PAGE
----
Consuming Motherhood

Front Cover
Janelle S. Taylor, Linda L. Layne, Danielle F. Wozniak
Rutgers University Press, 2004 - Family & Relationships - 323 pages

Winner of the 2005 Society for Medical Anthropology's Best Current Edited Collection Award from the Council on Anthropology in Reproduction

Consuming Motherhood addresses the provocative question of how motherhood and consumption--as ideologies and as patterns of social action--mutually shape and constitute each other in contemporary North American and European social life. Ideologically, motherhood and consumption are often constructed in opposition to each other, with motherhood standing in as a naturalized social relation that is thought to be uniquely free of the calculating instrumentality that dominates commercial relations. Yet, in social life, motherhood and consumption are inseparable. Whether shopping for children's clothing or childbirth services, or making decisions about adopting children, becoming a mother (and maternal practice more generally) is deeply influenced by consumption. How can the relationship between motherhood and consumption be revealed, and critically analyzed? Consuming Motherhood brings together a group of sociologists, anthropologists, and religious studies scholars to address this question through carefully grounded ethnographic studies. This insightful book reveals how mothers negotiate the contradictory forces that position them as both immune from and the target of consumerist tendencies in contemporary global society.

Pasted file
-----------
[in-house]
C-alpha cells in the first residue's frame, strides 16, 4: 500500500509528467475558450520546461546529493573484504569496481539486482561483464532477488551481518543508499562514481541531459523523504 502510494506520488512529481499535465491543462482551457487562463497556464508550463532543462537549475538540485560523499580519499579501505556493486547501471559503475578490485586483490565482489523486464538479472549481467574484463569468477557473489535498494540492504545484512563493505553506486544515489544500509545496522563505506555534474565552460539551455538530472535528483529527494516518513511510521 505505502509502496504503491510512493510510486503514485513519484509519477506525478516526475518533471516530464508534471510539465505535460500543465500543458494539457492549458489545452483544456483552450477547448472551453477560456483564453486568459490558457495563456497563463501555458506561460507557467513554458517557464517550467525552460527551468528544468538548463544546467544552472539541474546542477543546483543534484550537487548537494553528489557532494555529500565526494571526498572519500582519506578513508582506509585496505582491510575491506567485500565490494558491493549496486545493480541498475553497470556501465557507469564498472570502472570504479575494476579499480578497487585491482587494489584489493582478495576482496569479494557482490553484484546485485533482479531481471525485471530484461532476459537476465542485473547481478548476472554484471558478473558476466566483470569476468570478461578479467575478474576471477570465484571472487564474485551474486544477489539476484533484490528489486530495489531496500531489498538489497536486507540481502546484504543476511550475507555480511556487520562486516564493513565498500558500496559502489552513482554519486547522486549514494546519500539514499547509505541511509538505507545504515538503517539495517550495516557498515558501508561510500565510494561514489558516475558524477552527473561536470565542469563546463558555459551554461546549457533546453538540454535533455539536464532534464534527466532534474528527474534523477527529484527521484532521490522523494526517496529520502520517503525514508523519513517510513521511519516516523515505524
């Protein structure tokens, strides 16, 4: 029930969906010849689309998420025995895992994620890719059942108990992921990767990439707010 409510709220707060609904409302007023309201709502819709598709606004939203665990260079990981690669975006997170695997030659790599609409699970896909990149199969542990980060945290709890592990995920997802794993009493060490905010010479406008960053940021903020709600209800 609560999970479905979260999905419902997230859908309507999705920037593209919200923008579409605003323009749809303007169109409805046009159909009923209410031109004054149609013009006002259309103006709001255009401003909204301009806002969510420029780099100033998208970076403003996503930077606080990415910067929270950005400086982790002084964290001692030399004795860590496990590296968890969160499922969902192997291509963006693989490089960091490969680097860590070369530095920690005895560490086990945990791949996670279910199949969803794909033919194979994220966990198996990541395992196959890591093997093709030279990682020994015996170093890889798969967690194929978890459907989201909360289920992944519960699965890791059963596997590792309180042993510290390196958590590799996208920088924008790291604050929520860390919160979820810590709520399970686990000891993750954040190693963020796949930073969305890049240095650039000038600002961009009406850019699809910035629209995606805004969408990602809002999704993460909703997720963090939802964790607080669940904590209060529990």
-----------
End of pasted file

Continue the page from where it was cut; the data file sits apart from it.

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Contents

ConTexts
14
How Infants Grow Mothers in North London
31
Becoming
55
Consumption
72
Peter Singer
100
Trauma Choice and Consumer
122
Maternal Labor in a Transnational Circuit
139
Adoption Exclusive Belongings
168
Sonographers and
187
The Qualified
211
Commoditizing Kinship in America
271
Caught in the Current
279
References Cited
289
Contributors
311
Copyright

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About the author (2004)

A professor of sociology at Baruch College of the City University of New York, Barbara Katz Rothman specializes in the fields of reproductive health and childbirth. In particular, she seeks to describe the experience of motherhood within our contemporary, highly technologized, and fixed medical structure. Rothman's more recent books develop this theme while examining specific new procreative technologies and how these technologies act to alter the occasion of childbirth. Rothman is a strong critic of market-based assumptions that define babies as "products of conception." She argues that to treat fetuses simply as objects encased in a woman's uterus does not adequately describe the relationship between mother and child; it only leads to illogical arguments regarding reproductive policy and legal actions against pregnant women who do not follow doctors' orders. Furthermore, Rothman points out that parent's mistakes in childrearing are idiosyncratic, while those of professionals are more dangerous because they are systematic and based on such motivations as ideology, self-interest, or bureaucratic efficiency. Rothman received her B.A. from Brooklyn College of the City University of New York (1969), and an M.A. (1972) and Ph.D. (1979) from New York University. Long associated with the City University of New York and also with the state university, Rothman favors a feminist-centered view of parental rights and responsibilities.

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